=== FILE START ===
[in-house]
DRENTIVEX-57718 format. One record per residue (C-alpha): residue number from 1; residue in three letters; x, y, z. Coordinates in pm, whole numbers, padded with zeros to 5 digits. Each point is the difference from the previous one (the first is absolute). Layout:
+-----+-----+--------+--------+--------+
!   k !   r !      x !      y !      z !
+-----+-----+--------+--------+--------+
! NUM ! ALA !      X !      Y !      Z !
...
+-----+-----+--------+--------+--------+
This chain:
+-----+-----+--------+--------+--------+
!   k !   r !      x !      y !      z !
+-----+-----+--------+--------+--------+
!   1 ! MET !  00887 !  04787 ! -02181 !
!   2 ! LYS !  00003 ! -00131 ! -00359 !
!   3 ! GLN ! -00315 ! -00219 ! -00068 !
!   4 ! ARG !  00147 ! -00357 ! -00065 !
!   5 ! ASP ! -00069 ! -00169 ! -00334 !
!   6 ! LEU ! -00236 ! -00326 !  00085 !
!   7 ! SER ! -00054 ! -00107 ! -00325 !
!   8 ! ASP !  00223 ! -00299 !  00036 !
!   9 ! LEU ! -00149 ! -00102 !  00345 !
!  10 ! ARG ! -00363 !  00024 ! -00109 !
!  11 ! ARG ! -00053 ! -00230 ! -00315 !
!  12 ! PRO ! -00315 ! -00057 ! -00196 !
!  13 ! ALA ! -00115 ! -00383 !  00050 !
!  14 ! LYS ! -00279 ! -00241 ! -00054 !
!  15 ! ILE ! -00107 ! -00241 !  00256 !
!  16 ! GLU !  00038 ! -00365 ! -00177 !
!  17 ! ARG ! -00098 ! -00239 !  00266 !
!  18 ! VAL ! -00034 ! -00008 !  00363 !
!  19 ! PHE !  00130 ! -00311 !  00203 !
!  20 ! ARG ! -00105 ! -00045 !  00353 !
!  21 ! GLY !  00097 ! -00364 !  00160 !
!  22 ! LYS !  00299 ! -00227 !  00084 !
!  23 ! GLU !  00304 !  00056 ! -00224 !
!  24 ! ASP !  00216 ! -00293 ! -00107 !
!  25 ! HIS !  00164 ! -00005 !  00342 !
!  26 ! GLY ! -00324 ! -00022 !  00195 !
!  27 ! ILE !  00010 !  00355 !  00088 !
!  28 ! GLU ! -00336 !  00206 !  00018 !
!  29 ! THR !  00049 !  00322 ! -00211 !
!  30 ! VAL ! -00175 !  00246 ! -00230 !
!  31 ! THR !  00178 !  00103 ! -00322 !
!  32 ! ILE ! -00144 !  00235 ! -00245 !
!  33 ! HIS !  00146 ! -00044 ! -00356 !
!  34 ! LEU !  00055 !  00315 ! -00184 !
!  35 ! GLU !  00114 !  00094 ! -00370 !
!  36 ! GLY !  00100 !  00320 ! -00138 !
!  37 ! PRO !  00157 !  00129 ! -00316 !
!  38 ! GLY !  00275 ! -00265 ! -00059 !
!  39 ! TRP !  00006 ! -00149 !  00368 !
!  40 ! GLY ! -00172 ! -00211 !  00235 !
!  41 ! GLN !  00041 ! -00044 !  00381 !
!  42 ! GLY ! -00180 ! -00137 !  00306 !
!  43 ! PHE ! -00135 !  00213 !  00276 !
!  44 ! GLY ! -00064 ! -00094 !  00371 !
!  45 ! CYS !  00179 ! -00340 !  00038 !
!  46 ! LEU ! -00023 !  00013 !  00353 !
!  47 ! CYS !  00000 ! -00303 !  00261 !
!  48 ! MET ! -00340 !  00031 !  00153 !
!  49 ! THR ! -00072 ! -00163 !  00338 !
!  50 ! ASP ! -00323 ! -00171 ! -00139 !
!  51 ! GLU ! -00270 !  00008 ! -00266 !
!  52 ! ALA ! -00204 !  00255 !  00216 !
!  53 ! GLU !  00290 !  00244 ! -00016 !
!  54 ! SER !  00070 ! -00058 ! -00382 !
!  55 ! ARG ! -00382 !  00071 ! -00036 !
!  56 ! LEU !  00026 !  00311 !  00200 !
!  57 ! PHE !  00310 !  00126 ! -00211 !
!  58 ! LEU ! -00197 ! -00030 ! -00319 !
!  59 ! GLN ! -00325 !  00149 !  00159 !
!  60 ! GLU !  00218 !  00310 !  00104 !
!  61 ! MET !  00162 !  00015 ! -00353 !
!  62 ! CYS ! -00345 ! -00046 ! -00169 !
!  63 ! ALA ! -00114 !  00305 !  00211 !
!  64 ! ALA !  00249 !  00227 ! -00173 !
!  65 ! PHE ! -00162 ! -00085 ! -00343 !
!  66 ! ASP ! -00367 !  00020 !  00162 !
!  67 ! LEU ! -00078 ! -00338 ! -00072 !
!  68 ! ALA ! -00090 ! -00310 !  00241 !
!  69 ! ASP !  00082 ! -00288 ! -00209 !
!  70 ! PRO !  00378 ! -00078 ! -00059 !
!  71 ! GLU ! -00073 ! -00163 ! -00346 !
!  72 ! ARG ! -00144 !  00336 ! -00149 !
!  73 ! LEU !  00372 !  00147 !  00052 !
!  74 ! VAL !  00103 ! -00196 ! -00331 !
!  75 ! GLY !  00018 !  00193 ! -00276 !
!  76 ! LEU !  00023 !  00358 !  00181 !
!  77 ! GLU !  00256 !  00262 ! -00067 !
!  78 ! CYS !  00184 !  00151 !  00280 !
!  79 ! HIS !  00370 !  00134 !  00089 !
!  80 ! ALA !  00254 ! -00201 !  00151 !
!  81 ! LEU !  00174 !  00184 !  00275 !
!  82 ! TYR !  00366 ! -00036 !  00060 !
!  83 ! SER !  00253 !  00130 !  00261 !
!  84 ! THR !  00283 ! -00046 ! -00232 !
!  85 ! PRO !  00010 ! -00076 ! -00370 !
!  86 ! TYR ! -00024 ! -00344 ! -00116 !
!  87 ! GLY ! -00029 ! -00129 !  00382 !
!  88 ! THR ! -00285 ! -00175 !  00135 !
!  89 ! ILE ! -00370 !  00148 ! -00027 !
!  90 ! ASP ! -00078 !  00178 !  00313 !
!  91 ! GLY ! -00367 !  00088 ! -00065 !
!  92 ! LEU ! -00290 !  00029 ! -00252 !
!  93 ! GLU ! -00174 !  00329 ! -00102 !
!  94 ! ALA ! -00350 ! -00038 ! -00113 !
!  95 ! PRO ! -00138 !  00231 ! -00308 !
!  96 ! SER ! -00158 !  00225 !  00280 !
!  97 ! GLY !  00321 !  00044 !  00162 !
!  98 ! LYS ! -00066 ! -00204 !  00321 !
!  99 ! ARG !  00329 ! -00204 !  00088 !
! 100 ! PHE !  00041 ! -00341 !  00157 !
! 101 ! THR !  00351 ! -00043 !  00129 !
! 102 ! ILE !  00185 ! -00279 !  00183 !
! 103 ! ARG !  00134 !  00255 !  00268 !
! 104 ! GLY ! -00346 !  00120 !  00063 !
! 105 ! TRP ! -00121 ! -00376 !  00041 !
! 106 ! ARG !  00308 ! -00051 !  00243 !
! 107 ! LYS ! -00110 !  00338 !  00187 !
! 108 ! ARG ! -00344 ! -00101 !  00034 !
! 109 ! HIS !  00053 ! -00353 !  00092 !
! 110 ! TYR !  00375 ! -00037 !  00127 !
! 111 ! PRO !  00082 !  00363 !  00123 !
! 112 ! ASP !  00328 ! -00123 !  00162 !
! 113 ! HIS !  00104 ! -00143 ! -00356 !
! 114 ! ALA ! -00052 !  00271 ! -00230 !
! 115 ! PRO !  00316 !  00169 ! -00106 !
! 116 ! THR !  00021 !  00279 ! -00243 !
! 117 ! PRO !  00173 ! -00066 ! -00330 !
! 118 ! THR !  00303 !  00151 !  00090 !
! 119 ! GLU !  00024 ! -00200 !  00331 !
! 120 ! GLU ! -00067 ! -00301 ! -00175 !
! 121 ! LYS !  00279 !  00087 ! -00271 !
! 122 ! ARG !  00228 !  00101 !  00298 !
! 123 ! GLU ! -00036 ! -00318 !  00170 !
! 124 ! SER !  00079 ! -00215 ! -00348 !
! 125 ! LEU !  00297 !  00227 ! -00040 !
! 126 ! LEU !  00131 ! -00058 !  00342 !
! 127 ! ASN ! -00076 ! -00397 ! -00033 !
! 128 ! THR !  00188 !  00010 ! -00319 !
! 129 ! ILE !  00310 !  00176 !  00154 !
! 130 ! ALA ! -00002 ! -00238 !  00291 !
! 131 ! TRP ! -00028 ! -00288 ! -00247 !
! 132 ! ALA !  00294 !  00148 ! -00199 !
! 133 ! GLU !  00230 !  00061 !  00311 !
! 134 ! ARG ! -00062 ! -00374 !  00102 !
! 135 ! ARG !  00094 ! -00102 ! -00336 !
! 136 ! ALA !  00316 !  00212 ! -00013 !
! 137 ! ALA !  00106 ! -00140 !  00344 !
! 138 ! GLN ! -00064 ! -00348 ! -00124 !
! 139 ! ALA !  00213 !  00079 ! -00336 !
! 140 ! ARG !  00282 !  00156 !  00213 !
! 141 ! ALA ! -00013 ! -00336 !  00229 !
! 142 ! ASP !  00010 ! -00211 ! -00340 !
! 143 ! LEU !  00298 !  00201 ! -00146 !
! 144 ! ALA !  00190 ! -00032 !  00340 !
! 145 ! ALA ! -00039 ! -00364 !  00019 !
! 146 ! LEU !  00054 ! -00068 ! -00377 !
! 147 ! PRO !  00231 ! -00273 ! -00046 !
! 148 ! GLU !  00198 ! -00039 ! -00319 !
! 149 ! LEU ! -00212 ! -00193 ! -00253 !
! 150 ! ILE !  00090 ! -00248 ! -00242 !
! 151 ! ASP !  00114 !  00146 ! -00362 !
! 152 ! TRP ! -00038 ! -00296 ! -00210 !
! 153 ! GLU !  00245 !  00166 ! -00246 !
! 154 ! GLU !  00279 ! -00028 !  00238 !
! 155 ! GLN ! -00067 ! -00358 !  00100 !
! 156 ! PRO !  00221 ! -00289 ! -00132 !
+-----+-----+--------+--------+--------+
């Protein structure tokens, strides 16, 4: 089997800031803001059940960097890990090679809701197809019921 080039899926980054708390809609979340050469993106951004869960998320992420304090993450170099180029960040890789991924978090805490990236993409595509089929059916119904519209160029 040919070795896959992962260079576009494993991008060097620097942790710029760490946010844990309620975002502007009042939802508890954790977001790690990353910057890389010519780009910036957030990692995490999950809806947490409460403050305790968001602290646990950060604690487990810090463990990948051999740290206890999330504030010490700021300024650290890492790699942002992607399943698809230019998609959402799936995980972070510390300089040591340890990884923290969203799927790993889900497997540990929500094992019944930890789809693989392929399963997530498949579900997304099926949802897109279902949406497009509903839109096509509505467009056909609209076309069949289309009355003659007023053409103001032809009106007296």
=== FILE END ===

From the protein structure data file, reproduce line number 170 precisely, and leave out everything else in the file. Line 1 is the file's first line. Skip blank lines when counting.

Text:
């Protein structure tokens, strides 16, 4: 089997800031803001059940960097890990090679809701197809019921 080039899926980054708390809609979340050469993106951004869960998320992420304090993450170099180029960040890789991924978090805490990236993409595509089929059916119904519209160029 040919070795896959992962260079576009494993991008060097620097942790710029760490946010844990309620975002502007009042939802508890954790977001790690990353910057890389010519780009910036957030990692995490999950809806947490409460403050305790968001602290646990950060604690487990810090463990990948051999740290206890999330504030010490700021300024650290890492790699942002992607399943698809230019998609959402799936995980972070510390300089040591340890990884923290969203799927790993889900497997540990929500094992019944930890789809693989392929399963997530498949579900997304099926949802897109279902949406497009509903839109096509509505467009056909609209076309069949289309009355003659007023053409103001032809009106007296």